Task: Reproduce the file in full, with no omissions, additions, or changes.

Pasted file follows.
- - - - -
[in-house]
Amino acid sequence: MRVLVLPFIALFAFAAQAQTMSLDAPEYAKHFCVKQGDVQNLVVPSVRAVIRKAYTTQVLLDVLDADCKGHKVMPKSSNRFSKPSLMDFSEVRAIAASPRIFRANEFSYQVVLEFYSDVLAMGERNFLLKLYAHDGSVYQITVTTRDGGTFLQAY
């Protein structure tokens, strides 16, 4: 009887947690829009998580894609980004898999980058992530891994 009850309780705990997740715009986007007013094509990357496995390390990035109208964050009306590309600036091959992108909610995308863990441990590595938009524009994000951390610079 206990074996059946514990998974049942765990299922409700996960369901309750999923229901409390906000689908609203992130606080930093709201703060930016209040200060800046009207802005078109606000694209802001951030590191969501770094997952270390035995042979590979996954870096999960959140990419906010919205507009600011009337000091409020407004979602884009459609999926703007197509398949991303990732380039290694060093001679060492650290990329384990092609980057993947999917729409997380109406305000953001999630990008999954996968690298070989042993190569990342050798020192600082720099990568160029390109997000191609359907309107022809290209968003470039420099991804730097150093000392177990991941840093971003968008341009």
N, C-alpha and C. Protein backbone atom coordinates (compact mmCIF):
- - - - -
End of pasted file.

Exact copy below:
[in-house]
Amino acid sequence: MRVLVLPFIALFAFAAQAQTMSLDAPEYAKHFCVKQGDVQNLVVPSVRAVIRKAYTTQVLLDVLDADCKGHKVMPKSSNRFSKPSLMDFSEVRAIAASPRIFRANEFSYQVVLEFYSDVLAMGERNFLLKLYAHDGSVYQITVTTRDGGTFLQAY
């Protein structure tokens, strides 16, 4: 009887947690829009998580894609980004898999980058992530891994 009850309780705990997740715009986007007013094509990357496995390390990035109208964050009306590309600036091959992108909610995308863990441990590595938009524009994000951390610079 206990074996059946514990998974049942765990299922409700996960369901309750999923229901409390906000689908609203992130606080930093709201703060930016209040200060800046009207802005078109606000694209802001951030590191969501770094997952270390035995042979590979996954870096999960959140990419906010919205507009600011009337000091409020407004979602884009459609999926703007197509398949991303990732380039290694060093001679060492650290990329384990092609980057993947999917729409997380109406305000953001999630990008999954996968690298070989042993190569990342050798020192600082720099990568160029390109997000191609359907309107022809290209968003470039420099991804730097150093000392177990991941840093971003968008341009």
N, C-alpha and C. Protein backbone atom coordinates (compact mmCIF):